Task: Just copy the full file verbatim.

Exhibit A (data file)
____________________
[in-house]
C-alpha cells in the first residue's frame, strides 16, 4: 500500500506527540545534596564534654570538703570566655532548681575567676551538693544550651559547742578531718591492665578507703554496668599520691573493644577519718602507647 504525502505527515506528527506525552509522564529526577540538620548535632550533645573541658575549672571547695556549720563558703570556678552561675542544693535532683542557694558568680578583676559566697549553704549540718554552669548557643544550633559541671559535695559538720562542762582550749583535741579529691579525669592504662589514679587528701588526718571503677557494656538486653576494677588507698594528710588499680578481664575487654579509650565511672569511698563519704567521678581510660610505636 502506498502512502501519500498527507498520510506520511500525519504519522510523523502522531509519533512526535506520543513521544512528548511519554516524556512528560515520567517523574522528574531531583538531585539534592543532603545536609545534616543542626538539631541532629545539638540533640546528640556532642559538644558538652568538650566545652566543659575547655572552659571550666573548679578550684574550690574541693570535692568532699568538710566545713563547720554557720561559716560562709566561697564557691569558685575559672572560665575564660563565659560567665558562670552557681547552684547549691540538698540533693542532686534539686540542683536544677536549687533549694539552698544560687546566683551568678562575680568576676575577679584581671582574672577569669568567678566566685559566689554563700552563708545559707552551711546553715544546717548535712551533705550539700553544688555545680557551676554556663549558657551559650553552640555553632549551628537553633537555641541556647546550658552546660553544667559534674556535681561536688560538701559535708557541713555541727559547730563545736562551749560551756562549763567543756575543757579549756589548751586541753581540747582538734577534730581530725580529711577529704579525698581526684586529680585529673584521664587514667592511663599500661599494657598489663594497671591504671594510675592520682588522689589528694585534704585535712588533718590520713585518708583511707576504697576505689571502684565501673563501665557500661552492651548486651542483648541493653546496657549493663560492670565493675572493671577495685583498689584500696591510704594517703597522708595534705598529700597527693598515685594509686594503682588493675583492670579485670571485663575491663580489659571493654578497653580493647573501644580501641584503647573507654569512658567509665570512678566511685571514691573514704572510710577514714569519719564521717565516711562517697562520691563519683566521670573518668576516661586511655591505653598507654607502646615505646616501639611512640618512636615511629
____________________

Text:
[in-house]
C-alpha cells in the first residue's frame, strides 16, 4: 500500500506527540545534596564534654570538703570566655532548681575567676551538693544550651559547742578531718591492665578507703554496668599520691573493644577519718602507647 504525502505527515506528527506525552509522564529526577540538620548535632550533645573541658575549672571547695556549720563558703570556678552561675542544693535532683542557694558568680578583676559566697549553704549540718554552669548557643544550633559541671559535695559538720562542762582550749583535741579529691579525669592504662589514679587528701588526718571503677557494656538486653576494677588507698594528710588499680578481664575487654579509650565511672569511698563519704567521678581510660610505636 502506498502512502501519500498527507498520510506520511500525519504519522510523523502522531509519533512526535506520543513521544512528548511519554516524556512528560515520567517523574522528574531531583538531585539534592543532603545536609545534616543542626538539631541532629545539638540533640546528640556532642559538644558538652568538650566545652566543659575547655572552659571550666573548679578550684574550690574541693570535692568532699568538710566545713563547720554557720561559716560562709566561697564557691569558685575559672572560665575564660563565659560567665558562670552557681547552684547549691540538698540533693542532686534539686540542683536544677536549687533549694539552698544560687546566683551568678562575680568576676575577679584581671582574672577569669568567678566566685559566689554563700552563708545559707552551711546553715544546717548535712551533705550539700553544688555545680557551676554556663549558657551559650553552640555553632549551628537553633537555641541556647546550658552546660553544667559534674556535681561536688560538701559535708557541713555541727559547730563545736562551749560551756562549763567543756575543757579549756589548751586541753581540747582538734577534730581530725580529711577529704579525698581526684586529680585529673584521664587514667592511663599500661599494657598489663594497671591504671594510675592520682588522689589528694585534704585535712588533718590520713585518708583511707576504697576505689571502684565501673563501665557500661552492651548486651542483648541493653546496657549493663560492670565493675572493671577495685583498689584500696591510704594517703597522708595534705598529700597527693598515685594509686594503682588493675583492670579485670571485663575491663580489659571493654578497653580493647573501644580501641584503647573507654569512658567509665570512678566511685571514691573514704572510710577514714569519719564521717565516711562517697562520691563519683566521670573518668576516661586511655591505653598507654607502646615505646616501639611512640618512636615511629